A sufficient condition is obtained for the existence of nontrivial weak homoclinic orbits of second-order impulsive differential equations by employing the mountain pass theorem, a weak convergence argument and a weak version of Lieb’s lemma.
Fečkan , Battelli and Fečkan  studied the existence of homoclinic solutions for impulsive differential equations by using perturbation methods. Tang et al.[3-6] studied the existence of homoclinic solutions for Hamiltonian systems via variational methods. In recent years, many researchers have paid much attention to multiplicity and existence of solutions of impulsive differential equations via variational methods (for example, see [7-12]). However, few papers have been published on the existence of homoclinic solutions for second-order impulsive differential equations via variational methods.
In this paper, we consider the following impulsive differential equations:
where is of class , with , and with . ℤ denotes the set of all integers, and ( ) are impulsive points. Moreover, there exist a positive integer p and a positive constant T such that , , , . and represent the right and left limits of at respectively.
We say that a function is a weak homoclinic orbit of Eqs. (1.1) and (1.2) if q satisfies (1.1) and
Motivated by the works of Nieto and Regan , Smets and Willem , in this paper we study the existence of nontrivial weak homoclinic orbits of (1.1)-(1.2) by using the mountain pass theorem, a weak version of Lieb’s lemma and a weak convergence argument. Our method is different from those of [8,9].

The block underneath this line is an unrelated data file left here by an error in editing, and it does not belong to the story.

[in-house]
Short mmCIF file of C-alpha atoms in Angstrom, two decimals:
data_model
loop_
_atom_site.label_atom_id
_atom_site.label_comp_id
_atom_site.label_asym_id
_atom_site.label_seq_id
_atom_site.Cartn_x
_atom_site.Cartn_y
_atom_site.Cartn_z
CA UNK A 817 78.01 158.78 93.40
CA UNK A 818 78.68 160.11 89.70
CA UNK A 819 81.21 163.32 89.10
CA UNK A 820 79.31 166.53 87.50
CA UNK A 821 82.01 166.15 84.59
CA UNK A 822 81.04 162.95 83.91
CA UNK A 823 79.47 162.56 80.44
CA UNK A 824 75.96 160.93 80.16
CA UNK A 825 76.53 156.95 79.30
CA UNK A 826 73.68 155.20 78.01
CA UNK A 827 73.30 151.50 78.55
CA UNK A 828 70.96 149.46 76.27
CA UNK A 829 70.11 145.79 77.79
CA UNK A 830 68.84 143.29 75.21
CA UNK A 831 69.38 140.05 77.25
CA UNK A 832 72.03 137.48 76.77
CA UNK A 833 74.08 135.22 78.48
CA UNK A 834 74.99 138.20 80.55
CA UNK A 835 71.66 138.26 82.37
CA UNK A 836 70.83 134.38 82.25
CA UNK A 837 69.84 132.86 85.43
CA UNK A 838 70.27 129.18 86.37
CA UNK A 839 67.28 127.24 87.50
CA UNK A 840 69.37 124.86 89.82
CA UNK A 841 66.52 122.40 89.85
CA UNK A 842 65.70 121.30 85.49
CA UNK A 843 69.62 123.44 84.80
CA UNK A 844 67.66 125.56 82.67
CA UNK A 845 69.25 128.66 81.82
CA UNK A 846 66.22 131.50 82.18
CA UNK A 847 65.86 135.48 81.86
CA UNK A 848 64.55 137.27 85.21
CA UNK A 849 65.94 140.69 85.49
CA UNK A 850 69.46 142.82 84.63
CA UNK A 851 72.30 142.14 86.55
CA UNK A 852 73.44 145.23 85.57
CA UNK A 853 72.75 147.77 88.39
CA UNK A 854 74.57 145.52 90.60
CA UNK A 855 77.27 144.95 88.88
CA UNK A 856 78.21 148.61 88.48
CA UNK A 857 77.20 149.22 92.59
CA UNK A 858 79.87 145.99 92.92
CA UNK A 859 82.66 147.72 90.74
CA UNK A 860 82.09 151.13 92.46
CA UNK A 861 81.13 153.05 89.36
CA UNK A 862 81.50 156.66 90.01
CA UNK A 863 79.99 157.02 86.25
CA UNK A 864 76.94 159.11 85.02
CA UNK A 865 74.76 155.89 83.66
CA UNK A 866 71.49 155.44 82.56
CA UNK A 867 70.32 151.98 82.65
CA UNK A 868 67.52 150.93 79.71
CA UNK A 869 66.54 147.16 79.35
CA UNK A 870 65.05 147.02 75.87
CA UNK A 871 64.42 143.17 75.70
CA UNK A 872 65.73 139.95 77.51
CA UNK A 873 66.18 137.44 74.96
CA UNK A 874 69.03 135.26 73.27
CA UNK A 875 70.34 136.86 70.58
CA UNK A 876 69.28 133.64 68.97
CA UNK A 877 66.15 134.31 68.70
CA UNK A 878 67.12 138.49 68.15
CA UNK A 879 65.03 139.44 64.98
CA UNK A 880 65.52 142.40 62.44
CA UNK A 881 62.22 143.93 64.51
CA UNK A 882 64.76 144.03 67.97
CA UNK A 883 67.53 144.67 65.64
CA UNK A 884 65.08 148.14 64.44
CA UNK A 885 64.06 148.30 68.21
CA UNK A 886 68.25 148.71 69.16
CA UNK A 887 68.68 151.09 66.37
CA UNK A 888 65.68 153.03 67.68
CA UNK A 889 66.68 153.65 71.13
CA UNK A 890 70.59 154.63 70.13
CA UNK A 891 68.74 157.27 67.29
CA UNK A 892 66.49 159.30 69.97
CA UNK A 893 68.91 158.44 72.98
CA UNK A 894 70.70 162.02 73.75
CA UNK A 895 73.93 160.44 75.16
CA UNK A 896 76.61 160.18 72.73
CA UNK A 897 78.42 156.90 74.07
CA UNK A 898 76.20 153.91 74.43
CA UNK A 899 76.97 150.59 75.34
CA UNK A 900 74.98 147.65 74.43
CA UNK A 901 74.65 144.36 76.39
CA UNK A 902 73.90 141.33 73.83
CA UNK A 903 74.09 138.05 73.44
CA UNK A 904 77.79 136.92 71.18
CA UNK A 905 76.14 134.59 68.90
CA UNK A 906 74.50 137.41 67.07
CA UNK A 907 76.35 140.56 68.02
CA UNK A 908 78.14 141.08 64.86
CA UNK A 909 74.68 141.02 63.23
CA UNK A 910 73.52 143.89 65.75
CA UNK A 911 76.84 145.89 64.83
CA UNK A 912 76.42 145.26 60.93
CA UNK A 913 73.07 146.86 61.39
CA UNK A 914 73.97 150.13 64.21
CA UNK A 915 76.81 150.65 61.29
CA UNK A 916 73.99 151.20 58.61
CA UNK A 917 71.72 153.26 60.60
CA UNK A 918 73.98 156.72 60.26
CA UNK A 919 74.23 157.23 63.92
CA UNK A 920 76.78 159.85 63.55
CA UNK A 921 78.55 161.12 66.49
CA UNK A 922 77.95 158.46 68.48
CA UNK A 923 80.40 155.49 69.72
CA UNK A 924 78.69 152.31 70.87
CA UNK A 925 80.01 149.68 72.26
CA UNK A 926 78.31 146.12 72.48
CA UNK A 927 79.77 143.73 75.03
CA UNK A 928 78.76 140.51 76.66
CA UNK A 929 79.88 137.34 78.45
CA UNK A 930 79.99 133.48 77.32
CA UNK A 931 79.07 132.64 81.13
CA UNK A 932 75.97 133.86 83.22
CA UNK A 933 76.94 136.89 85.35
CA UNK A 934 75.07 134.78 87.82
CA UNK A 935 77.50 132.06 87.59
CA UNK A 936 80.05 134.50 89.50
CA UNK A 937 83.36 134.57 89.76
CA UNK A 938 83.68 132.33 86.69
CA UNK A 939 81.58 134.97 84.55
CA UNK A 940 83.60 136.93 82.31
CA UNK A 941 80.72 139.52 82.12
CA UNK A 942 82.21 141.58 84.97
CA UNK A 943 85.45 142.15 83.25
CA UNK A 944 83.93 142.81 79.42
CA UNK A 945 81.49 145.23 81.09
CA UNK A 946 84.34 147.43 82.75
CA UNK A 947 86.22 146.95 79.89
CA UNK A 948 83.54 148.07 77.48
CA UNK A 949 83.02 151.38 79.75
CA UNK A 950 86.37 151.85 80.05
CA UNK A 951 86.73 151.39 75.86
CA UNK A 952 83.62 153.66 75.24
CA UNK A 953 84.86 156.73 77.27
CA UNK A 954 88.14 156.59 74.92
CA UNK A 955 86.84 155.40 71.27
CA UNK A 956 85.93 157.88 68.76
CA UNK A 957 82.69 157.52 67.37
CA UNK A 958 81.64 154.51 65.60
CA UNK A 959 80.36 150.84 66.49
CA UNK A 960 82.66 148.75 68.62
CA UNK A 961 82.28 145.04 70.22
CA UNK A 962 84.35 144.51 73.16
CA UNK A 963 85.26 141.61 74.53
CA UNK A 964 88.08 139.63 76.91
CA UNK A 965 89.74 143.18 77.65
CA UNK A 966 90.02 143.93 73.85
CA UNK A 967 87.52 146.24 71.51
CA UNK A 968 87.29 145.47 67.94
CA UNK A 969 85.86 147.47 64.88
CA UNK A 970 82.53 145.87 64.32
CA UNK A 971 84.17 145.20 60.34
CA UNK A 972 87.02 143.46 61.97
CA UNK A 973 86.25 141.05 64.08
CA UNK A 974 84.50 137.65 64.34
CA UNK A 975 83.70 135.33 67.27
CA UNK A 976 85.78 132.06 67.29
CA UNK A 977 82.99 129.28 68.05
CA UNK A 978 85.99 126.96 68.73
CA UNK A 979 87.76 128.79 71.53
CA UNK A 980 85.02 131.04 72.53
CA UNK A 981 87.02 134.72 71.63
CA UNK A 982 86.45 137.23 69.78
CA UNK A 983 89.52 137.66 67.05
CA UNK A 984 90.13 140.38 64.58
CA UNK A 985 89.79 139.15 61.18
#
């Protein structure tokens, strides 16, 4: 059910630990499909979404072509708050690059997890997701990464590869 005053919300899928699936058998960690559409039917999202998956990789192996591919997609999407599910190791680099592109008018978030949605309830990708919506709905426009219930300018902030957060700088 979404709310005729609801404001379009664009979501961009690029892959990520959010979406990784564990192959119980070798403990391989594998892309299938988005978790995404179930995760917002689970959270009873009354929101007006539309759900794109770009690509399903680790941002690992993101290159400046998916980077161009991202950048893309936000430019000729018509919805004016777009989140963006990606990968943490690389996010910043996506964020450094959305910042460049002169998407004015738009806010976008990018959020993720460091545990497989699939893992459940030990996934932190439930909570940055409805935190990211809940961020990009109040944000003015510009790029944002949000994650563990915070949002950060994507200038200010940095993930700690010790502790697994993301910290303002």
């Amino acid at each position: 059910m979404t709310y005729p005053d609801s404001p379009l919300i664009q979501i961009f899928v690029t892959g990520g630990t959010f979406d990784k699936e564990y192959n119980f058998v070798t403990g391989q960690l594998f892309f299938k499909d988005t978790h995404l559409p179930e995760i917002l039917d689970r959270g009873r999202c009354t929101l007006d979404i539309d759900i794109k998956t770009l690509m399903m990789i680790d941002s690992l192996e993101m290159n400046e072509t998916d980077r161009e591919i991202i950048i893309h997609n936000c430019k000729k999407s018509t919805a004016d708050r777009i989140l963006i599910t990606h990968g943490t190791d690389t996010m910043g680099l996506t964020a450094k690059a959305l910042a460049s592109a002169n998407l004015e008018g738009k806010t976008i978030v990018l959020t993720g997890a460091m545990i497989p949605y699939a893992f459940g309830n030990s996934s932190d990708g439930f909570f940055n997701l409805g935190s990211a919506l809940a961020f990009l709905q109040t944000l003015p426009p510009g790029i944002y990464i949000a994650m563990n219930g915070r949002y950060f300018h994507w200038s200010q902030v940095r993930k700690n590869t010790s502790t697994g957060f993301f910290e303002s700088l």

The main result is the following.
Theorem 1.1Assume that Eqs. (1.1) and (1.2) satisfy the following conditions:
(H1) There exists a positive numberTsuch that
(H2) uniformly for ;
(H3) There exists a constant such that
(H4) There exist constants and such that
(H5) There exists a constantb, with , such that
Then there exists a nontrivial weak homoclinic orbit of Eqs. (1.1) and (1.2).
Remark 1.1 (H2) implies that is an equilibrium of (1.1)-(1.2).
Remark 1.2 Set , . It is easy to see that , satisfy (H1)-(H5).
2 Proof of main results
Lemma 2.1 (Mountain pass lemma )
LetEbe a Banach space and , , be such that and
Then, for each , , there exists such that
In what follows, denotes the space of sequences whose second powers are summable on ℤ (the set of all integers), that is,
The space is equipped with the following norm:
We now prove some technical lemmas.
Lemma 2.2The space
is a Hilbert space with the inner product
and the corresponding norm
Proof Let be a Cauchy sequence in H, then is a Cauchy sequence in and there exists such that converges to y in . Define the function as follows:
It is easy to see that
Since , , we have
which implies that , that is, , . Therefore, q is continuous. Thus, and .
Noticing that, for , we have
which implies . On the other hand, since
and ( ), we have
Consequently, and converges to q in H. The proof is complete. □
Lemma 2.3For any , the following inequalities hold:
Proof For any , there exists an integer k such that . Then it follows from Cauchy-Schwarz inequality that
which implies .
Furthermore, from the above argument, we have
that is, .
Finally, we obtain that
The proof is complete. □
Define the functional as follows:
Lemma 2.4If (H1)-(H5) hold, then and
Proof From the continuity of V, and (H2)-(H3), we see that, for each , there exists , such that
Since as , there exists such that
Therefore, we have
It follows from (H5) that, ,
Thus, φ and the right hand of (2.5) is well defined on H. By the definition of Fréchet derivative, it is easy to see that and (2.5) holds. □